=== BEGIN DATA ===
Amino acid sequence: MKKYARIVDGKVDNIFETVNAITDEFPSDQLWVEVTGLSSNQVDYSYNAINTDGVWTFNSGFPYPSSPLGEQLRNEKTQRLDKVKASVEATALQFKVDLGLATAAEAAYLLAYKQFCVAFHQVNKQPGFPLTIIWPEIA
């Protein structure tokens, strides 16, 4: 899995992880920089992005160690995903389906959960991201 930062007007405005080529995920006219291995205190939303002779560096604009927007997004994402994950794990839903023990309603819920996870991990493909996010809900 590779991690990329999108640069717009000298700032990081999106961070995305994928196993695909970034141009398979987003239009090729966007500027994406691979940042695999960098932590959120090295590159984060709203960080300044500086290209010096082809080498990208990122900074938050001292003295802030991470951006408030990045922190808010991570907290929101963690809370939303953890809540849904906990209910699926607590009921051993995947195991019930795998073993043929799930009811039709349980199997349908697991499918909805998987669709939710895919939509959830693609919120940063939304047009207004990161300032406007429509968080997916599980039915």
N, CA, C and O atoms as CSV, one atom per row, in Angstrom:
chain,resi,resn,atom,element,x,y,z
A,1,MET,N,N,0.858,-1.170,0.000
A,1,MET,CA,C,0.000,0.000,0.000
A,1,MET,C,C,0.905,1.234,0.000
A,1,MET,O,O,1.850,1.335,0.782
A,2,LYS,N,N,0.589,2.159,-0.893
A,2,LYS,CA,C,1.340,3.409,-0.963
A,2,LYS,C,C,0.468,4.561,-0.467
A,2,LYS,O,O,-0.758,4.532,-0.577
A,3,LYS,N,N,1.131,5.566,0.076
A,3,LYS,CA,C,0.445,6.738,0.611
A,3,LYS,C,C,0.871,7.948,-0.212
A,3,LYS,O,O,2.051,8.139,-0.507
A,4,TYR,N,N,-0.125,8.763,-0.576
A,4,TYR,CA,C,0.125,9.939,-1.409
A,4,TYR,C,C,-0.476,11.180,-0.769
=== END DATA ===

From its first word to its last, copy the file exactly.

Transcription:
Amino acid sequence: MKKYARIVDGKVDNIFETVNAITDEFPSDQLWVEVTGLSSNQVDYSYNAINTDGVWTFNSGFPYPSSPLGEQLRNEKTQRLDKVKASVEATALQFKVDLGLATAAEAAYLLAYKQFCVAFHQVNKQPGFPLTIIWPEIA
């Protein structure tokens, strides 16, 4: 899995992880920089992005160690995903389906959960991201 930062007007405005080529995920006219291995205190939303002779560096604009927007997004994402994950794990839903023990309603819920996870991990493909996010809900 590779991690990329999108640069717009000298700032990081999106961070995305994928196993695909970034141009398979987003239009090729966007500027994406691979940042695999960098932590959120090295590159984060709203960080300044500086290209010096082809080498990208990122900074938050001292003295802030991470951006408030990045922190808010991570907290929101963690809370939303953890809540849904906990209910699926607590009921051993995947195991019930795998073993043929799930009811039709349980199997349908697991499918909805998987669709939710895919939509959830693609919120940063939304047009207004990161300032406007429509968080997916599980039915």
N, CA, C and O atoms as CSV, one atom per row, in Angstrom:
chain,resi,resn,atom,element,x,y,z
A,1,MET,N,N,0.858,-1.170,0.000
A,1,MET,CA,C,0.000,0.000,0.000
A,1,MET,C,C,0.905,1.234,0.000
A,1,MET,O,O,1.850,1.335,0.782
A,2,LYS,N,N,0.589,2.159,-0.893
A,2,LYS,CA,C,1.340,3.409,-0.963
A,2,LYS,C,C,0.468,4.561,-0.467
A,2,LYS,O,O,-0.758,4.532,-0.577
A,3,LYS,N,N,1.131,5.566,0.076
A,3,LYS,CA,C,0.445,6.738,0.611
A,3,LYS,C,C,0.871,7.948,-0.212
A,3,LYS,O,O,2.051,8.139,-0.507
A,4,TYR,N,N,-0.125,8.763,-0.576
A,4,TYR,CA,C,0.125,9.939,-1.409
A,4,TYR,C,C,-0.476,11.180,-0.769